As Drudge noted last night, a book review in today's New York Times by author-professor Robert Dallek trashed "Her Way," the new autobiography of Hillary Clinton by two of the paper's long-time reporters, investigative reporter Don Van Natta Jr., and Jeff Gerth, who worked at the Times for over 25 years.



Someone at the AP must really like Stephen Colbert.



Oy, did Google's algorithims ever misfire. There at the top of my Gmail inbox this morning was an ad, which the Google wizards presumably determined to be geared to my predilections, for a book called . . . "Why Mommy Is a Democrat."

I suppose Google was right, in the sense that the ad piqued my interest, though the odds of my buying a copy of the book are as remote as Outer Mongolia. But let's have a look. According to the About page:
Why Mommy is a Democrat brings to life the core values of the Democratic party in ways that young children will easily understand and thoroughly enjoy. . . this colorful 28-page paperback illustrates the Democratic principles of fairness, tolerance and peace, and concern for the well-being of others. It's a great way for parents to gently communicate their committment to these principles and explain their support for the party.

Why Mommy is a Democrat may look like a traditional children's book, but it definitely isn't just for children. With numerous subtle (and not-so-subtle) swipes at the Bush administration and the Republican party, Why Mommy is a Democrat will appeal to Democrats of all ages.


Let's play one of our favorite games: WIACHSI, which of course stands for "What If a Conservative Had Said It?"

Ready? OK, let's play. What if a conservative attacked a female liberal icon by calling her promiscuous? How many Dem pols, NOW leaders, assorted Naomi Wolfs of the world . . . and Air America hosts would be popping up all over the MSM to proclaim their outrage?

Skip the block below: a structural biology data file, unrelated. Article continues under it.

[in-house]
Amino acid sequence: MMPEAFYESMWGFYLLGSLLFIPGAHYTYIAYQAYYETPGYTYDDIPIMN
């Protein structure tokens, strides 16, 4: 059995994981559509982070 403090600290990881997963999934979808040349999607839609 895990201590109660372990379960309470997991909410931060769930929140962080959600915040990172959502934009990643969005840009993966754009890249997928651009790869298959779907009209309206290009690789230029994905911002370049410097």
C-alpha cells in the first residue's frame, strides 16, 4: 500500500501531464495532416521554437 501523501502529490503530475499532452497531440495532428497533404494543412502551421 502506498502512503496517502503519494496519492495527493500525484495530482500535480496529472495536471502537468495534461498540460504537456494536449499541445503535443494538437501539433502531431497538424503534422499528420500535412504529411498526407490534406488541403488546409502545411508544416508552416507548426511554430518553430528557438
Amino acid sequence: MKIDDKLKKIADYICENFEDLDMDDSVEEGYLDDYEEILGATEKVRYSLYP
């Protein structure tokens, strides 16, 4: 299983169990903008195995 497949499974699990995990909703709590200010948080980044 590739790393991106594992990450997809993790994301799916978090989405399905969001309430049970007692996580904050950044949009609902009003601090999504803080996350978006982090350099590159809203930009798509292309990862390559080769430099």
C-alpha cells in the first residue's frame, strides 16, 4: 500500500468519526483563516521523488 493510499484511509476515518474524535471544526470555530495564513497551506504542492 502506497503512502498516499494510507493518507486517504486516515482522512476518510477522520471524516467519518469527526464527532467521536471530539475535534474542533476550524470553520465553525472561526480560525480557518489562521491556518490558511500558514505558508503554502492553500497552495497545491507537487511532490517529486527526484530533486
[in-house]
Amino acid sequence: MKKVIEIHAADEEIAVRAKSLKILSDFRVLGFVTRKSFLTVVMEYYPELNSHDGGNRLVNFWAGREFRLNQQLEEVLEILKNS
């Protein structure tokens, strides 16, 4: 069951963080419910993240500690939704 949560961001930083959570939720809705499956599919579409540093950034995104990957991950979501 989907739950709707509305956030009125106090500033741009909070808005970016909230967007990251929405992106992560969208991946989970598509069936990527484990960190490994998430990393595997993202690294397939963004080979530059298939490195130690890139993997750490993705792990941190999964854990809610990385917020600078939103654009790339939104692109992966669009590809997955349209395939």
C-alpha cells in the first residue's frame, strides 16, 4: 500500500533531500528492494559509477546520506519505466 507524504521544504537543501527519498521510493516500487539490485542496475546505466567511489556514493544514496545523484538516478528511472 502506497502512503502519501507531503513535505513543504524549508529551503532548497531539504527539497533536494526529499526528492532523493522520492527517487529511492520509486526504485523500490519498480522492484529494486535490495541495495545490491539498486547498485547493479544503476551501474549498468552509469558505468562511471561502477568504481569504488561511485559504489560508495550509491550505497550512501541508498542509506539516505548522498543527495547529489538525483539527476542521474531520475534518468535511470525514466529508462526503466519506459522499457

In "Voting to Kill, How 9/11 Launched the Era of Republican Leadership" (Simon & Schuster, $15.95) Jim Geraghty has created a handbook for how Democrats can regain power (not that many will read it, or take the lessons to heart if they do), or how Republicans can maintain their current advantage. Geraghty, a former mainstream journalist, describes in precise detail both the reasons for Republican success since that awful day in September, and the self-defeating actions of the Democratic party since.



Open for your comment. Today's starter: Hugo Chavez catapults Noam Chomsky book to the top at Amazon. (Communists buying stuff? Who knew?)


If you thought Al Gore would somehow go away after the 24/7 promotion of his lecture film "An Inconvenient Truth," you couldn't be more wrong. The failed presidential candidate is continuing to build his media empire with a follow-up book entitled "The Assault on Reason." He's going to use its commercial appeal to decide whether he should run for president or not, at least according to the Washington Post:

Although saying he has no plans to run for president in 2008, former vice president Al Gore has nonetheless left the door ever so slightly ajar. It's a good bet that door will swing open a good bit wider come next May.

That is when Gore is scheduled to publish his next book. With no fanfare, he signed a few weeks ago with Penguin Press to write "The Assault on Reason."

As described by editor Scott Moyers [any relation to Bill?], the book is a meditation on how "the public arena has grown more hostile to reason," and how solving problems such as global warming is impeded by a political culture with a pervasive "unwillingness to let facts drive decisions."



NY Times critic William Grimes reviews Dutch journalist Ian Buruma's "Murder in Amsterdam -- The Death of Theo Van Gogh and the Limits of Tolerance." It's a favorable review of Buruma's warnings of Muslim extremism in The Netherlands that culminated in the murder of documentary filmmaker Theo Van Gogh, but includes this bizarre sentence:



This is getting entirely out of hand. What a crock. This is disgusting.

New York, NY (September 7, 2006) -- Scholastic, the global children’s publishing, education and media company, today announced that it is removing from its website the materials originally created for classroom use in conjunction with the ABC Television Network docudrama, “The Path to 9/ll,” scheduled to air on the ABC Television Network on September 10 and 11, 2006. A new classroom discussion guide for high school students is being created and will focus more specifically on media literacy, critical thinking, and historical background.